You Don't Want to Miss USF's Newest Art Exhibit

Here at the University of South Florida, there are many breathtaking and amazing things to see—looking at you, on-campus Publix! 

When you’re going to school at USF, you’re surrounded by beautiful greenery, water features, and did I mention the Publix that’s on campus?

One of the most beautiful and little-known places on campus is the USF Contemporary Art Museum. Here, artists’ work from all over is presented in ways that allow them to truly showcase their talent and creativity. Although the building may look small and lackluster from the outside, the art inside create a monumental feeling like no other. 

From August 26 to December 7, this wonderful place on campus is hosting the talented Robert Lazzarini and Rodrigo Valenzuela’s “Return of the Real.” 

Photo courtesy of Ashton Prater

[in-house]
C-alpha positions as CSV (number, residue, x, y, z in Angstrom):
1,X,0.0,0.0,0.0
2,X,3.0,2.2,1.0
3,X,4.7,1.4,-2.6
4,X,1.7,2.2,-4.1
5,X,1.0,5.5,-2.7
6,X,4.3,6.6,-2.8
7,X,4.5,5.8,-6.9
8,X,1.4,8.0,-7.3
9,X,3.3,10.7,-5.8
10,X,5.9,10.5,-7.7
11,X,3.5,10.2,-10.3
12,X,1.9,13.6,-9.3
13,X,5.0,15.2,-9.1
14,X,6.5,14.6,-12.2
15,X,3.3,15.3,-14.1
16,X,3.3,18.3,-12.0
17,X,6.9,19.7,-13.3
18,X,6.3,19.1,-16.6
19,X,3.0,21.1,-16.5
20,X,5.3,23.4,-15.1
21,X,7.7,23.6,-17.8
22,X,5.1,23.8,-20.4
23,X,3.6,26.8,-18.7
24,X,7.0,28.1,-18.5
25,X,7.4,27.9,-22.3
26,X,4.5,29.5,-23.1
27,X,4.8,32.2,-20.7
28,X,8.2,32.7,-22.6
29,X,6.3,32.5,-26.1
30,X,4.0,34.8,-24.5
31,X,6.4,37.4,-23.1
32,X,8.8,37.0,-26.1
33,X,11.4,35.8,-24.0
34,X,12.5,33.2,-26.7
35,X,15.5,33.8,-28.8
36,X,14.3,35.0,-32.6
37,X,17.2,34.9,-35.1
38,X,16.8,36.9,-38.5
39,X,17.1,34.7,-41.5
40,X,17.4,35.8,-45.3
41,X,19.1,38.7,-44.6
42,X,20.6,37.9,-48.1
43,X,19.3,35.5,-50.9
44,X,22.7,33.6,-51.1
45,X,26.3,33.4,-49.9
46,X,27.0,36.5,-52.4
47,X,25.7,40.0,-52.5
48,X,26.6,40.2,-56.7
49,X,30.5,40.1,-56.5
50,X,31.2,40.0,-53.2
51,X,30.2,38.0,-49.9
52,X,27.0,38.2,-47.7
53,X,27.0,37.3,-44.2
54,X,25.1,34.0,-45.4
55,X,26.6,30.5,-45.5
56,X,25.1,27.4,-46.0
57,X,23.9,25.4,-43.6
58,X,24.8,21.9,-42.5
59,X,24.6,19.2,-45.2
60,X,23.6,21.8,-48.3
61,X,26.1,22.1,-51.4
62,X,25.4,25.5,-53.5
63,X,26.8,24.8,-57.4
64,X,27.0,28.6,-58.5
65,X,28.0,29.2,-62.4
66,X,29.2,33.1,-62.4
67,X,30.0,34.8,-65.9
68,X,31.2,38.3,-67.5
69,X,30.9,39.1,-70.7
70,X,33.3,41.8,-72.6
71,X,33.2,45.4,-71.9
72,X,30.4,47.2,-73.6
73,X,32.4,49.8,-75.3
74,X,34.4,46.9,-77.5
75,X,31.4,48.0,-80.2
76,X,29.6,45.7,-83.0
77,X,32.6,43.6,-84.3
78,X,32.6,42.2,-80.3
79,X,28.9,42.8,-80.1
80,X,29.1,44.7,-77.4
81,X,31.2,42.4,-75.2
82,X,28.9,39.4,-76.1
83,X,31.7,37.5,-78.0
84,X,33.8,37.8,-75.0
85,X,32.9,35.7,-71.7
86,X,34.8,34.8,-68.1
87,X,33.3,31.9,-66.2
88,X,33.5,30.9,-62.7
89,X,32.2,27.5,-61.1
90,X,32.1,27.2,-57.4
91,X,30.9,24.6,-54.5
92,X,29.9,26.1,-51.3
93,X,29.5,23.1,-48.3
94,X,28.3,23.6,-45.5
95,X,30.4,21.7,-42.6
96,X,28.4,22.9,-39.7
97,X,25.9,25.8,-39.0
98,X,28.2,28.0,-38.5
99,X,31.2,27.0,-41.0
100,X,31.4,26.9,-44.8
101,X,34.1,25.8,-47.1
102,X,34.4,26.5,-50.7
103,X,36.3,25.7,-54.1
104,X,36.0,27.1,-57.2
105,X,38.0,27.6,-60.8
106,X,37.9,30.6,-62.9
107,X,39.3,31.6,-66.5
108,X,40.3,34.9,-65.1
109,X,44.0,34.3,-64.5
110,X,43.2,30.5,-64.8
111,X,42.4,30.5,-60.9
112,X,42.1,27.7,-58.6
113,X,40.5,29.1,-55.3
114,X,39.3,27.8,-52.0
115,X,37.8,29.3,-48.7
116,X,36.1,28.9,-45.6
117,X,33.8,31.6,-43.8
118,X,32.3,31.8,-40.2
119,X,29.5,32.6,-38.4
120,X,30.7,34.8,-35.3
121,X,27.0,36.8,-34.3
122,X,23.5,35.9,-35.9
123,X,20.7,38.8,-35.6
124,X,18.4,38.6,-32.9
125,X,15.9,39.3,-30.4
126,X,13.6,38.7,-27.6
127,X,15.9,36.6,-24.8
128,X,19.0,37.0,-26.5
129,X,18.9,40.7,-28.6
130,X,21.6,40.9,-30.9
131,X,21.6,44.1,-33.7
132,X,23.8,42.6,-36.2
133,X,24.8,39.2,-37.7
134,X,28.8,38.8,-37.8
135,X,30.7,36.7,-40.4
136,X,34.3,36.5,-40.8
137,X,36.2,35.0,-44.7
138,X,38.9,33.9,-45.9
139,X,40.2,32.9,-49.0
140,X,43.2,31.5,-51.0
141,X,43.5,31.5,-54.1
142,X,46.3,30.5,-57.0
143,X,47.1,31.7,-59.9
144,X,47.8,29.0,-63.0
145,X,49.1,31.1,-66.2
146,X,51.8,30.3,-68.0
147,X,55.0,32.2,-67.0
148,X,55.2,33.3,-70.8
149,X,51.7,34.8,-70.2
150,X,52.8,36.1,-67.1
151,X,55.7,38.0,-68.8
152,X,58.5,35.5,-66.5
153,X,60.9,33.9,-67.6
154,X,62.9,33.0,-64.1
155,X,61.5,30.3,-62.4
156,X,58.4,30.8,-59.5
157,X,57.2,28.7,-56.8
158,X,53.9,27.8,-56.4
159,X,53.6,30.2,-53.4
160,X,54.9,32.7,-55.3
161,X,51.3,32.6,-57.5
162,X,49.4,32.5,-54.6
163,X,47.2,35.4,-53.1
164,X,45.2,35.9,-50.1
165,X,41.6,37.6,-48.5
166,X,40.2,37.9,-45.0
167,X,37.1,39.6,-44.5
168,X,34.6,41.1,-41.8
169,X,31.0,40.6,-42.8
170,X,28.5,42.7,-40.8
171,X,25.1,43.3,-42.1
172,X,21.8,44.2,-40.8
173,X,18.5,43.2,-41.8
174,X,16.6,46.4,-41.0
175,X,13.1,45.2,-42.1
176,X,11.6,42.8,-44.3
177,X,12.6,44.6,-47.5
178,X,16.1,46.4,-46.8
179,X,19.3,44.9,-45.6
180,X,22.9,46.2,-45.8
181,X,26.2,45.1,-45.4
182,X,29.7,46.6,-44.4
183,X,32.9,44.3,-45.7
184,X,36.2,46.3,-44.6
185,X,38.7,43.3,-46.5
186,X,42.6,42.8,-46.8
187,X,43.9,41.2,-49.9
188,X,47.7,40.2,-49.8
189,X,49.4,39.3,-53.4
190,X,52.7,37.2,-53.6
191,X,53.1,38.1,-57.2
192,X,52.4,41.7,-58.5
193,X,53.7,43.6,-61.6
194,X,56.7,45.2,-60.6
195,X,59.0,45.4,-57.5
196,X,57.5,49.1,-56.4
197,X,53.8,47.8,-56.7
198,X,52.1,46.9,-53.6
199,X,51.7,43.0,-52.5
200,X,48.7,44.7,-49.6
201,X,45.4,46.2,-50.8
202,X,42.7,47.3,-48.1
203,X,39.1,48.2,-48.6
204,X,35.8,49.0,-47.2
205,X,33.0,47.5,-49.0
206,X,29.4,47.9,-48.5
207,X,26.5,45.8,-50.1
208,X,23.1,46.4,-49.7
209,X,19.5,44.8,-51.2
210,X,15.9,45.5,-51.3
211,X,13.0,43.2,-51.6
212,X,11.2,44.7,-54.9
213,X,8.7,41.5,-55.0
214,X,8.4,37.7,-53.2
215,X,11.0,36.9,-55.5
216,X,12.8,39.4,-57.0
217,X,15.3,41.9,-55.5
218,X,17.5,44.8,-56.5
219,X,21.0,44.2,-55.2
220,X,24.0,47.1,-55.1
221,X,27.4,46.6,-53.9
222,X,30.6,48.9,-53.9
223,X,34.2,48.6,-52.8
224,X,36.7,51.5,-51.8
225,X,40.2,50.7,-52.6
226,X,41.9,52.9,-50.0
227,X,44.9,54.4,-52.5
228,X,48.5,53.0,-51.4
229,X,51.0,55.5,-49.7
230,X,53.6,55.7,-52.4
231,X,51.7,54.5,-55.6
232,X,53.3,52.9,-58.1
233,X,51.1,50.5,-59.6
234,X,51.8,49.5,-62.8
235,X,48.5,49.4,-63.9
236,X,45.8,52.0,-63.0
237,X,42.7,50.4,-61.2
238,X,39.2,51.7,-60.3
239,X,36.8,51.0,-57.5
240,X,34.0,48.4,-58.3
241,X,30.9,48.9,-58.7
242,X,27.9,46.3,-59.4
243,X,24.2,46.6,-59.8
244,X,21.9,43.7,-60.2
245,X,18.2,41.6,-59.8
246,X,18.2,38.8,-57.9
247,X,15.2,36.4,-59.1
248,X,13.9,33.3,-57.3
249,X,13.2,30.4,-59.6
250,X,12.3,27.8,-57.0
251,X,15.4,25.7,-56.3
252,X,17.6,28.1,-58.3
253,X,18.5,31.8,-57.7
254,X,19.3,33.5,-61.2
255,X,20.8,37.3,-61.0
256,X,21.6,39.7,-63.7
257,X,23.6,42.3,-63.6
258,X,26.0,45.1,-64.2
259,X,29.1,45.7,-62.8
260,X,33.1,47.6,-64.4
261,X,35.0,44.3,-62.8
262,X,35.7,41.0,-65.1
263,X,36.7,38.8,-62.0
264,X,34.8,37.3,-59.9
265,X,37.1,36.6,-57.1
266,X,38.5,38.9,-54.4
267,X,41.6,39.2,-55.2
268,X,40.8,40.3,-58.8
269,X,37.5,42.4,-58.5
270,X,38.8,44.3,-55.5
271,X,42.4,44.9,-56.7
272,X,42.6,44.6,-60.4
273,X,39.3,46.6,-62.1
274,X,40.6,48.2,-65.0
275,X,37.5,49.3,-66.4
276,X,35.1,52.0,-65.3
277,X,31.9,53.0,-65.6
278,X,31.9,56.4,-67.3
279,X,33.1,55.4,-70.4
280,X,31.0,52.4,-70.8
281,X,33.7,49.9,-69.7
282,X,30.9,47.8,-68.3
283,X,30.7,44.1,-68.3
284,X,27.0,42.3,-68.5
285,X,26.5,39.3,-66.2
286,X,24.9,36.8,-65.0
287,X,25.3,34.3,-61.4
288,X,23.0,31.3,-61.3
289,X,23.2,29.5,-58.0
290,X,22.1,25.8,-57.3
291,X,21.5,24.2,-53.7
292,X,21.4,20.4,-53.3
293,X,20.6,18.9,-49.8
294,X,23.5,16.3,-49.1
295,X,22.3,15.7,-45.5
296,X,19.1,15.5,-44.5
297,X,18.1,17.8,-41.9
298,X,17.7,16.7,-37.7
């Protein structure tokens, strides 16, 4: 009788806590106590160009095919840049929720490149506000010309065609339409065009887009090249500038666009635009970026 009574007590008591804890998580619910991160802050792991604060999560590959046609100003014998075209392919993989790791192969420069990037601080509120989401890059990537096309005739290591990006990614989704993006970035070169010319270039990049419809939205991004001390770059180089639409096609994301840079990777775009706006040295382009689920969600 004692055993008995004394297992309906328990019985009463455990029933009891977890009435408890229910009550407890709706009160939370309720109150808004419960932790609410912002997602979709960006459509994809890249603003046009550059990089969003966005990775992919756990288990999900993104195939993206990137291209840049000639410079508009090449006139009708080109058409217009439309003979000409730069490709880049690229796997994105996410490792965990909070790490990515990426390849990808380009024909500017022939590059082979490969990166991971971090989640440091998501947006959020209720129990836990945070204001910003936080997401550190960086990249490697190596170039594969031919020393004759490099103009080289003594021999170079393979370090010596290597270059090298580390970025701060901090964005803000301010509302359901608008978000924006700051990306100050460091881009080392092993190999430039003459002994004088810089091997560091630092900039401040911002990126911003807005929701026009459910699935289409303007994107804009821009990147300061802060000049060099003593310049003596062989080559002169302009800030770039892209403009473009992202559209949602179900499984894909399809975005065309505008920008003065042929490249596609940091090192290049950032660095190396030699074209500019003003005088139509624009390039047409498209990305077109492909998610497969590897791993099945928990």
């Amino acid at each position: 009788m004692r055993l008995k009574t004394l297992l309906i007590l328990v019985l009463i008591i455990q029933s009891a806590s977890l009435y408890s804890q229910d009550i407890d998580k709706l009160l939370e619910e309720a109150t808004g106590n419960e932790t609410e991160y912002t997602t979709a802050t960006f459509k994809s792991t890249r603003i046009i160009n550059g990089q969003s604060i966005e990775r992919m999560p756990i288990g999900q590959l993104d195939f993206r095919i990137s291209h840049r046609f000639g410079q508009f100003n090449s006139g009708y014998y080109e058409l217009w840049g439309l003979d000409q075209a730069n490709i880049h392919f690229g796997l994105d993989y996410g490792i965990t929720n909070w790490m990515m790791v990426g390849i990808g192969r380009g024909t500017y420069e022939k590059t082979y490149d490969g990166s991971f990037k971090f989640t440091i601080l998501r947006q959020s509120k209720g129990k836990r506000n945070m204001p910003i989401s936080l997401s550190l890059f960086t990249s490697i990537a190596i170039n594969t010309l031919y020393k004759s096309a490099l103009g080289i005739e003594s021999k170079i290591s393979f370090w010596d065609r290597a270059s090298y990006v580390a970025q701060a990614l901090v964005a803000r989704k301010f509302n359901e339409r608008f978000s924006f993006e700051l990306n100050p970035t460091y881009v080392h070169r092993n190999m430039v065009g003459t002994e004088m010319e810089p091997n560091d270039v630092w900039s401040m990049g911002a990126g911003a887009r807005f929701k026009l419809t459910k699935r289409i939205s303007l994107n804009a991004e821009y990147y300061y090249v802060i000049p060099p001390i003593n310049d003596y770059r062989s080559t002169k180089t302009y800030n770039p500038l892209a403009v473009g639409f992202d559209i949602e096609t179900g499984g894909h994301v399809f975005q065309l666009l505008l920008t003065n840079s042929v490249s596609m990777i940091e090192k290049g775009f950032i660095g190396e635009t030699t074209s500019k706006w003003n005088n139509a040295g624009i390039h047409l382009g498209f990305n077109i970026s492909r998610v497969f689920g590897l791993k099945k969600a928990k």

The piece above is “chain-link fence (torn)" by Robert Lazzarini, who is known for his ability to interrupt your standard process of viewing with strange shapes and–in a lot of his pieces on display in the art museum–what looks to be regular objects melting or breaking. 

Photo courtesy of Ashton Prater 

The two rooms in this building are separated by a jagged hallway, where the only light is coming from a video playing on a screen. Despite my initial thoughts, this illusion is more artful than anything I’ve seen. 

When you visit this installation by Rodrigo Valenzuela, take the full 8 minutes and 47 seconds it takes to watch these men talk about unionizing—you won’t regret it. 

Photo courtesy of Klowden Mann 

When you get to Rodrigo Valenzuela’s side, you’ll notice a much darker undertone, where a sculpture best seen in person rules the room. Valenzuela’s work all seems to surround the theme of barricading, which explores the relationship between individual and community. 

Photo courtesy of the USF Contemporary Art Museum

Overall, the artwork composed by Valenzuela and Lazzarini fits together in a way that the two artists probably ever imagined that they would to create something beautiful in the contemporary art museum. 

Take a trip to USF's Contemporary Art Museum to see this work in real life before it’s gone on December 7.